I would like to thank the publisher Virgin Books (Ebury Publishing-Penguin Random House UK) for providing me with a free copy of this book in exchange for an honest review. All opinions written here are my own and weren’t influenced by the fact that I got a free copy from the publisher.

My rating:

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**I am in no way compensated by these sites. I am simply sharing it so people can find this book easier.

Tan France has been a successful fashion designer behind-the-scenes for over 15 years, and now steps into the spotlight as the star of Emmy-winning makeover hit, and Netflix re-boot, Queer Eye. Surrounded by an all new cast, France is the witty wardrobe wiz leading the charge in the fashion department and is ready to make America fabulous again one makeover at a time. This experience is so much more than just new clothes to the British born fashion advisor however, it’s about real-life issues, changes and acceptance on all sides. The epitome of style and class, Tan is the creative mind behind successful brands including the popular ladies clothing lines Kingdom & State and Rachel Parcell, Inc. Prior to his personal success as a designer, he spent his summers working in his grandfather’s denim factory while he secretly enrolled in fashion college in preparation to start a new chapter as a fabulous design star.

Find him on: Website, Goodreads, Twitter, Instagram.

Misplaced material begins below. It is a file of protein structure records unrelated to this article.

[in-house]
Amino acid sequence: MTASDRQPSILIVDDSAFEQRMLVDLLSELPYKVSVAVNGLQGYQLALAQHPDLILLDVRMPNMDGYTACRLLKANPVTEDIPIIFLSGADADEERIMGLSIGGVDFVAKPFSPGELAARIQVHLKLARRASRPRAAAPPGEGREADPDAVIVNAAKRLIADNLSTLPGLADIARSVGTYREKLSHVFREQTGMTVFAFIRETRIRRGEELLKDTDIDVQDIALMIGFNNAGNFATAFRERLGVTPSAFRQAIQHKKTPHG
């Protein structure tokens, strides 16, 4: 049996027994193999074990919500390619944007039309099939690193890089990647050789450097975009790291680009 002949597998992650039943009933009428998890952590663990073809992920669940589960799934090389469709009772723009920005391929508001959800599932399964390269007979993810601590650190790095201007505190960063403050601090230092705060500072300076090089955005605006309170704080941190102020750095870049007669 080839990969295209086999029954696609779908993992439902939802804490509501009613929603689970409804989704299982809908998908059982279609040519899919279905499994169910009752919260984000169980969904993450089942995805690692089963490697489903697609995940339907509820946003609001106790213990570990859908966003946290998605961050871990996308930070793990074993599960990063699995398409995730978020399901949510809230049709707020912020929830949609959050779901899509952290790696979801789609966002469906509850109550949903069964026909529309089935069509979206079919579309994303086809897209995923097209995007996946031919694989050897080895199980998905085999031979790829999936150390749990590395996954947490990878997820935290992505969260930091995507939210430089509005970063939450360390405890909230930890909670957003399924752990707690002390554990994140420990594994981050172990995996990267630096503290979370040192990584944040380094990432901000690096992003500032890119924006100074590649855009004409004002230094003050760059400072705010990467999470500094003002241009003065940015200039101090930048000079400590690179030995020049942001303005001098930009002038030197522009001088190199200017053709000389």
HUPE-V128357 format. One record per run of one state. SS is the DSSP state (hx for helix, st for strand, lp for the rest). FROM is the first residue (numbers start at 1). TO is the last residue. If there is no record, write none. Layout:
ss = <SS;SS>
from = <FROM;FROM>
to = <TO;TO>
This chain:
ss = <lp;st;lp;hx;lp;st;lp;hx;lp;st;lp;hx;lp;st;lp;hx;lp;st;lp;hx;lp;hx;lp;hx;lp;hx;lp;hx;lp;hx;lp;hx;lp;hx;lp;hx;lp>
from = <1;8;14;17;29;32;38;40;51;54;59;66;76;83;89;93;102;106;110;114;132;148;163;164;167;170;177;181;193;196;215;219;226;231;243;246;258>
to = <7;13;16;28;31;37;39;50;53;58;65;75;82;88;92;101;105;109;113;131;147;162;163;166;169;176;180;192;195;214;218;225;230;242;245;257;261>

[BOOK REVIEW] Suspicious Minds by Gwenda Bond @arrowpublishing @Rachel90Kennedy #SuspiciousMinds

When I saw this book on Twitter I just fanboyed so hard and had to request a copy! My wish was granted which I’m so grateful for! I love Stranger Things as a TV show and was very excited to read Suspicious Minds because of that reason.

Suspicious Minds is set in Hawkins, Indiana, in the summer of 1969. We are introduced to Terry Ives, who finds out that her friend Stacey is going to a mysterious lab to be a subject in an experiment. Stacey doesn’t want to do it anymore because it’s very weird and she doesn’t like it so Terry volunteers to do it in her place and see what it’s about. The experiment she’s taking part in pays enough for her to be even more motivated to join in. Terry gets signed into the experiment and has the privilege of being a part of something great but that ‘something great’ has a cost she’ll soon find out about. In Hawkins Laboratory she’ll meet people who will become very important part of her life:  Alice, Gloria, Ken, Kali (008) and Dr. Martin Brenner. Each of the named characters play an important role in this experiment. Soon, Terry finds out that this experiment isn’t what it seems and she begins questioning why has Dr. Brenner said almost nothing about the experiment. Terry with the cast of her new friends will have to find out what secrets Hawkins Lab and Dr. Brenner are hiding.